Mary Gordon Short Fiction Analysis
Mary Gordon’s early novels, Final Payments and The Company of Women, developed religious themes that labeled her a Catholic novelist, a title she rejected. Her later work has moved away from dealing explicitly with religion. In both those early works, a young woman wrestles with conflicts between her repressive Catholic upbringing and her desire for independence. In Final Payments the repressive force is a father; in The Company of Women it is a priest. Even in Spending: A Utopian Divertimento (1998), a novel which seems intent on avoiding expressly religious material, the conflict exists submerged in the novel’s narrator.
Parents and children, especially fathers and daughters, play important roles in Gordon’s work. The repressive adult, who is unsympathetic to a child’s fears, is a common figure and appears repeatedly in the stories of Temporary Shelter. Similarly Gordon has been interested in the position of the immigrant Irish person in America, who often faces the same sort of conflict that divides parents and children. How can the children of a New World meet the demands of parents who grew up in the Old? How can immigrants find a place in the New World? These questions form much of the theme of The Other Side (1989), a novel about three generations of an Irish American family.
Many critics found Gordon’s early work weak in its portrayal of men and ascribed that weakness to Gordon’s own conflicts between the official morality of the Church and her understanding of human passions. Her later work, especially The Rest of Life and Spending, seem determined to correct that weakness by giving close attention to sexual relations between men and women, and in interviews Gordon has wondered how readers of her early work will respond to so much explicit sex.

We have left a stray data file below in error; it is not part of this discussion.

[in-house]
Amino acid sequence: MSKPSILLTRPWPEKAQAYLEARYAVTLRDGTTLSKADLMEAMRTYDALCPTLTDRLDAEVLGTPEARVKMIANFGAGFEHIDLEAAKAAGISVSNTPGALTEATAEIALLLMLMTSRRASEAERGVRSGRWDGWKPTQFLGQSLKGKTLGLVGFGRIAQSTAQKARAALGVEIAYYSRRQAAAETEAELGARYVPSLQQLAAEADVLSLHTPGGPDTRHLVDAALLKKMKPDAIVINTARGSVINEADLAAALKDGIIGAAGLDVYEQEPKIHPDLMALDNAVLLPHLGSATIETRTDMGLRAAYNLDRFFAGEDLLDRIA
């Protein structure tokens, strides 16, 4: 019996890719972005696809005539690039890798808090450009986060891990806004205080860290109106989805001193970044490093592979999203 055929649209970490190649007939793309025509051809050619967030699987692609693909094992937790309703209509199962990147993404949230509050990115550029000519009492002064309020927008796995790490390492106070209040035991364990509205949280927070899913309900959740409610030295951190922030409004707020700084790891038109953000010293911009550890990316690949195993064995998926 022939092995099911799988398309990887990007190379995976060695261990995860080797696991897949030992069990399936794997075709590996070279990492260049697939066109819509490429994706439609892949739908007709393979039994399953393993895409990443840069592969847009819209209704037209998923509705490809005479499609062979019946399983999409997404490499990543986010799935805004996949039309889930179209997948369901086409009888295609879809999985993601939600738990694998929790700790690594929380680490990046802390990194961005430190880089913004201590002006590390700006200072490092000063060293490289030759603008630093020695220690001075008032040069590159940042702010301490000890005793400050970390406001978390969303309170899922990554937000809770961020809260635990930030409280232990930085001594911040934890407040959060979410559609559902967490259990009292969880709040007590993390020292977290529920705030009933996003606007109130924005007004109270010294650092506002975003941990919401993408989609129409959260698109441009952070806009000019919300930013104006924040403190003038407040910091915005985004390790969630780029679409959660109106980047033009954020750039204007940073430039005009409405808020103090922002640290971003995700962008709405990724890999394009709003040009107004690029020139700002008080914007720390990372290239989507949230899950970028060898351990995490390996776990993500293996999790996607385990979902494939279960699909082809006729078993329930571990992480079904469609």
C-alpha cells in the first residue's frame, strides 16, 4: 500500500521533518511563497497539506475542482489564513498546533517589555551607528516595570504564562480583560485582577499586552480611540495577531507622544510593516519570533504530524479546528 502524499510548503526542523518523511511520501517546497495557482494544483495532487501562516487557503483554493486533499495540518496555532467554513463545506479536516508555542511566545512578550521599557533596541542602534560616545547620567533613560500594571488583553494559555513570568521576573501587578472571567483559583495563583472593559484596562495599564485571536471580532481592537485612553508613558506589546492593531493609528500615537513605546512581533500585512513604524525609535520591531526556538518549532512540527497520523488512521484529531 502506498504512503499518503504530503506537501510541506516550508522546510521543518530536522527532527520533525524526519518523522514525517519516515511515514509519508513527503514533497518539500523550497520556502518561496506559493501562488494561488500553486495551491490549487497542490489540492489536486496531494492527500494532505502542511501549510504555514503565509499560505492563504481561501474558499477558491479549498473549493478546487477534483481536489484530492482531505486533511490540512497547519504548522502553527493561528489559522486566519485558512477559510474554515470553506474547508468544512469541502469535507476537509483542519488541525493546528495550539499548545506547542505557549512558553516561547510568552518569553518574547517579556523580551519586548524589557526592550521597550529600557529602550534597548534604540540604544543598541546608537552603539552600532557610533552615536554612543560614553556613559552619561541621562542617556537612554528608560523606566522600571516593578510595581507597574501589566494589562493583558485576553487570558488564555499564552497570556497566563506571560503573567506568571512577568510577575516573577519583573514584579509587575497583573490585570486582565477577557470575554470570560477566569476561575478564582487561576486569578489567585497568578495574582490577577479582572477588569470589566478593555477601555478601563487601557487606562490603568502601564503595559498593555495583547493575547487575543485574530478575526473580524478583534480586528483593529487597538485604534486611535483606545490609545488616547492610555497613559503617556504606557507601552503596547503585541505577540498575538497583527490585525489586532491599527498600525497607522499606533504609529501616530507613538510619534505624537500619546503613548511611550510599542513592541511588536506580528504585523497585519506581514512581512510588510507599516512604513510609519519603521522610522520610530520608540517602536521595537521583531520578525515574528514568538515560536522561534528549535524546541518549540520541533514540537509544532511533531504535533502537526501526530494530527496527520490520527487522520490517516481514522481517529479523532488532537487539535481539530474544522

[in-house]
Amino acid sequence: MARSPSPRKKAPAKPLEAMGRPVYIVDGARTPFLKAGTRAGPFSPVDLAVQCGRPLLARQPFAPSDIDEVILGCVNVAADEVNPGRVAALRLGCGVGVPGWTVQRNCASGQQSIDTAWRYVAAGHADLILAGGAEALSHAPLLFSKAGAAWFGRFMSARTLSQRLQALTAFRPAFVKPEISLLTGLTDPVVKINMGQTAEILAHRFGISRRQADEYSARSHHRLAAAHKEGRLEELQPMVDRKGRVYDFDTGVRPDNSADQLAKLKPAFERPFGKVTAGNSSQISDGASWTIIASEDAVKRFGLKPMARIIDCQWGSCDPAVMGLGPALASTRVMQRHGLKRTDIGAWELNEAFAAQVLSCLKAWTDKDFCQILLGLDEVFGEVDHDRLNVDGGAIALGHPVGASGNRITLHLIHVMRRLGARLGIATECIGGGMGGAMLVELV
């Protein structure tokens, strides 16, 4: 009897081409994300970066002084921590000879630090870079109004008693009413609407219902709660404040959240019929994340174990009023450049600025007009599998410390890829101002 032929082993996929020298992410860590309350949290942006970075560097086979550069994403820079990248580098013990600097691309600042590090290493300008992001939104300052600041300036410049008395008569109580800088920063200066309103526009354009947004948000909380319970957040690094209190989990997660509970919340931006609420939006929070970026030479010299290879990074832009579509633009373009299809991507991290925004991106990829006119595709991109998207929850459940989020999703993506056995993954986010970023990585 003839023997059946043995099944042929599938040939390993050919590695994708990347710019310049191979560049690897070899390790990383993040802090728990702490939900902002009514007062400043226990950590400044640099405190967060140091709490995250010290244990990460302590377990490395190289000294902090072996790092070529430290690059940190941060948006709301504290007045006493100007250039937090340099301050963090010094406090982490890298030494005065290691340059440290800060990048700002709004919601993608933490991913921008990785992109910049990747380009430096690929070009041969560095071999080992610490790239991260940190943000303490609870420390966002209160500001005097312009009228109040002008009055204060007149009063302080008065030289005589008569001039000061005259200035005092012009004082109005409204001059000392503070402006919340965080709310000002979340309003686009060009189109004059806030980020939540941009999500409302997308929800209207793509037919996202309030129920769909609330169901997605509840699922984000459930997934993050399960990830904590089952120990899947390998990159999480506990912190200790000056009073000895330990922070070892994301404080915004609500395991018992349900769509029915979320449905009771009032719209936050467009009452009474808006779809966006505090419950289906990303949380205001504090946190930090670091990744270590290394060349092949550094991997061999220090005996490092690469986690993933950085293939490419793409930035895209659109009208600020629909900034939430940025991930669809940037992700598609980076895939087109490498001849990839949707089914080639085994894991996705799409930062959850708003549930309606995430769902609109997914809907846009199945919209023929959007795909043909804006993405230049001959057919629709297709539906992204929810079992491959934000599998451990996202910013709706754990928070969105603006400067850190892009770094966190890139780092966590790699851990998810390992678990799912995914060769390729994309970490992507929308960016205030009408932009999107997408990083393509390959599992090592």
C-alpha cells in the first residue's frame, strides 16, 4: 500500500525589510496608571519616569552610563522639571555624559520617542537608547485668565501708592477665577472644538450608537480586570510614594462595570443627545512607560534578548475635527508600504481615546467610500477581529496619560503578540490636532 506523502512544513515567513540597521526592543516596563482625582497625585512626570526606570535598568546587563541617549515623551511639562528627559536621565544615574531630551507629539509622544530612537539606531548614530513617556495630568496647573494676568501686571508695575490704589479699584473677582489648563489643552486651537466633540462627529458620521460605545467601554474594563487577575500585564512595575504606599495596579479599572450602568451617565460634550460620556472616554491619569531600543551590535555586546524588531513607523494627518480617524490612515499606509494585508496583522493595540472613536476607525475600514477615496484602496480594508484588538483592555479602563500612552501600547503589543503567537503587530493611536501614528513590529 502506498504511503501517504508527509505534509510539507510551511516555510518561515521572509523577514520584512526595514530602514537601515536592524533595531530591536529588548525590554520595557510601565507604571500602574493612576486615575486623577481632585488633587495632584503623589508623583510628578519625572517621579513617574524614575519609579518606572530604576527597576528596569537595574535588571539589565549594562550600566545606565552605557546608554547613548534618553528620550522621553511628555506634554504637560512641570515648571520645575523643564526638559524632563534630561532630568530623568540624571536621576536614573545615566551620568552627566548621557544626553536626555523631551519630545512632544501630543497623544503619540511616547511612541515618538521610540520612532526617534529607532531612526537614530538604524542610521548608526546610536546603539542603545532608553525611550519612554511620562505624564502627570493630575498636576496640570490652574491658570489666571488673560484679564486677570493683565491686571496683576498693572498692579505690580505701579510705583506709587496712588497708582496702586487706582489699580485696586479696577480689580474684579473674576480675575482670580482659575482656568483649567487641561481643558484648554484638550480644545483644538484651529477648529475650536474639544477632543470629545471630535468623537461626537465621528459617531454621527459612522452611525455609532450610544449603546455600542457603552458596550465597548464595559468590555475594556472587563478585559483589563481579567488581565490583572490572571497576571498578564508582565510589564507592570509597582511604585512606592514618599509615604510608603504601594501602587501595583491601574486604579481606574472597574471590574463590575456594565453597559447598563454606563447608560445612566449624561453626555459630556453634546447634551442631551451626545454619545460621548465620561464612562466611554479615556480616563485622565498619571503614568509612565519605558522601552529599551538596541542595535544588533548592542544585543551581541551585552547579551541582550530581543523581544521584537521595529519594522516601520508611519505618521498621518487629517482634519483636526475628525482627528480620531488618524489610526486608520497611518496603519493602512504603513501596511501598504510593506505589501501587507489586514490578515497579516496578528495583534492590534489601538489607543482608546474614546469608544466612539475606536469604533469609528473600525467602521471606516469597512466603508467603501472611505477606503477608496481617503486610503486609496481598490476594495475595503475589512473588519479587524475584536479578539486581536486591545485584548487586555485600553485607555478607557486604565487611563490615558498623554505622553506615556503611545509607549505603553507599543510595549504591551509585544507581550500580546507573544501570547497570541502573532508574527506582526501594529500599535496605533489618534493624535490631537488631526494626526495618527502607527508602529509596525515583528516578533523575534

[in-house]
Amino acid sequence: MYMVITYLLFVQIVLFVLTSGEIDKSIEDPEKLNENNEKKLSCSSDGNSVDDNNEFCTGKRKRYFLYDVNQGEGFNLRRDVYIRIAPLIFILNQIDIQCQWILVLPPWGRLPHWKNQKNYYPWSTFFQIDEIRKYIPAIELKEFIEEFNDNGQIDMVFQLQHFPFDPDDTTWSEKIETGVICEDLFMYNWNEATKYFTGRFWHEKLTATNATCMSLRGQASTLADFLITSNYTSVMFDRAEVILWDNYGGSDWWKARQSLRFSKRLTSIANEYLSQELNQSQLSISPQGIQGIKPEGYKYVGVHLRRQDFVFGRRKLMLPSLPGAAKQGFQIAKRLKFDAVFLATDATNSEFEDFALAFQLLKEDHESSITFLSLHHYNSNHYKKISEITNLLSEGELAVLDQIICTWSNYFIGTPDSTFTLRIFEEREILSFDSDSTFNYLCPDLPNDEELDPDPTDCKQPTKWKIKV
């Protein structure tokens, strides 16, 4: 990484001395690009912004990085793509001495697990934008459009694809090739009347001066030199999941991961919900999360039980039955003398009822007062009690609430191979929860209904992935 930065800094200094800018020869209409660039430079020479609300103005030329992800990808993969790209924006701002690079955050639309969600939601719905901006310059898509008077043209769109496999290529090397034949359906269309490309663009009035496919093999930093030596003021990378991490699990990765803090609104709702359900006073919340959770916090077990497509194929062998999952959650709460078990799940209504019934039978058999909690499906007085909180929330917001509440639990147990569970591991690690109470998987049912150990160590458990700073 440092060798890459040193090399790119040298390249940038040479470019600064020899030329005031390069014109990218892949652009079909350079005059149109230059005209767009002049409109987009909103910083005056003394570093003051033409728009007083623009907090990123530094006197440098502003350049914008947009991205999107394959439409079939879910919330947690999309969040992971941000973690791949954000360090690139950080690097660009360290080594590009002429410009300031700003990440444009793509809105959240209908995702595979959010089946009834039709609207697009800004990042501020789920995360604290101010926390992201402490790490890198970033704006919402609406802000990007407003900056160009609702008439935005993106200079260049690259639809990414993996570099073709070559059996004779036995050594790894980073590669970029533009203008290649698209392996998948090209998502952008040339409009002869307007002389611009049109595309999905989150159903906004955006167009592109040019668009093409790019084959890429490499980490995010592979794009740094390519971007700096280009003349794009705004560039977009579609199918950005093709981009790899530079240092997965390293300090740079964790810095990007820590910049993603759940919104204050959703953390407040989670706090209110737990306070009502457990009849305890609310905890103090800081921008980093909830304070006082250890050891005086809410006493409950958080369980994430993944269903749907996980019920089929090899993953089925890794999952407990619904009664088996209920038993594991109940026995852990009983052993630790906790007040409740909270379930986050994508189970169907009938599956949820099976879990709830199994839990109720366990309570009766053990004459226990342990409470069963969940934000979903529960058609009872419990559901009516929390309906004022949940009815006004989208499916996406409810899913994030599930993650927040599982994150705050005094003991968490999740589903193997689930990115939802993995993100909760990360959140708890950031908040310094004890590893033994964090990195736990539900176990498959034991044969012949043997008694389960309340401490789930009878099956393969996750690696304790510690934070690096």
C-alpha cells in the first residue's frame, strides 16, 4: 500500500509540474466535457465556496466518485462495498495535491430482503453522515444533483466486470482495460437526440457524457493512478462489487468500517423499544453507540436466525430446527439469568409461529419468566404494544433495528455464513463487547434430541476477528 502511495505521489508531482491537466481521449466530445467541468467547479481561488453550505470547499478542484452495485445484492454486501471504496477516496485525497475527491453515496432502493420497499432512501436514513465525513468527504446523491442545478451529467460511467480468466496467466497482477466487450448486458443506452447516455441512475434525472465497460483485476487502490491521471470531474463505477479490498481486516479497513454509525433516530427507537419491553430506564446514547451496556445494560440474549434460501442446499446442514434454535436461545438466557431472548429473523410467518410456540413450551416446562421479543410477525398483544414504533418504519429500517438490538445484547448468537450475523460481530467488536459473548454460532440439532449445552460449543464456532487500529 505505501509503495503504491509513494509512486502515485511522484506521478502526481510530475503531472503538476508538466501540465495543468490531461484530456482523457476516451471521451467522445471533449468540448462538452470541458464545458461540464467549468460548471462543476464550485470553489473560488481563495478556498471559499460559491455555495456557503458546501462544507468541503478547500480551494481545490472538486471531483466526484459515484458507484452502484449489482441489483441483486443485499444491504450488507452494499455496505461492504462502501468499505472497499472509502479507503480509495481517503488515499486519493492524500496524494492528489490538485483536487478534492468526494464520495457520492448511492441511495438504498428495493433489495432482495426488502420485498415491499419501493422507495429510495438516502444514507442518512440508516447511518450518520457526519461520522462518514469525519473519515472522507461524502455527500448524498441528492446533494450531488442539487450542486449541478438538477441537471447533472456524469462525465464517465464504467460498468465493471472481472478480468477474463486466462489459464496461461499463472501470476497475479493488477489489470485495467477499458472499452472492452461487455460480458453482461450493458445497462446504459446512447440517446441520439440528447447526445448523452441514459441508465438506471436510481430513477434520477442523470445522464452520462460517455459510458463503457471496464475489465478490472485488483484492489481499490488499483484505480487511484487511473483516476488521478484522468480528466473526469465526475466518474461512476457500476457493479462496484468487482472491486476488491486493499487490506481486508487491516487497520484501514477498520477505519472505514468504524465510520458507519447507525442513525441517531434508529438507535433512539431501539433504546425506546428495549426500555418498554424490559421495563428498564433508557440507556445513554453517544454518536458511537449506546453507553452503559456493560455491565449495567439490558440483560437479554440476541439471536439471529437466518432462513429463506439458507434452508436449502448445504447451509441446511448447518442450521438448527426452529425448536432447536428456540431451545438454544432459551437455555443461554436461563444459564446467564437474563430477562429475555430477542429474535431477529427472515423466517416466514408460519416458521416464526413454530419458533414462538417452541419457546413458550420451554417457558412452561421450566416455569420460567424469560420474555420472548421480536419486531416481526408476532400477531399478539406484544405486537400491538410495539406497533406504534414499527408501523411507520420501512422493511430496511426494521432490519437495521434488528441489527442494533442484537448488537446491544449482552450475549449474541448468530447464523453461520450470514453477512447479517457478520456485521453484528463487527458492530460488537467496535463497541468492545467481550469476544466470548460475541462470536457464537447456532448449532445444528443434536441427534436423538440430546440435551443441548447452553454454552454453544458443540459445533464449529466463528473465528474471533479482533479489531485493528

“Delia” is one of three stories with interrelated characters from Gordon’s early collection, Temporary Shelter. They focus on four Irish American sisters and their position in America—beautiful Kathleen (whose daughter Nora was born with one leg shorter than the other), sharp-tongued Bridget, tiny Nettie, and Delia, the youngest and best looking of the group, who marries a Protestant and moves away, to the dismay of her sisters. Only Nora’s kindly mother defends Delia’s husband, John Taylor, because he was kind to Nora. The others assume that he and Delia will have Protestant children and that Delia will be lost to them forever.
After Delia writes that she is pregnant with her first child, no further news is heard. Meanwhile, Kathleen also becomes pregnant. Delia’s due date passes without news. At last Kathleen is in labor, and while young Nora is sitting on the porch, listening to her mother’s cries, John Taylor appears. He intends to speak to Kathleen, but when he learns that she is in labor, he loses courage and instead gives his message to Nora: Delia died two months earlier...
(The entire section is 1234 words.)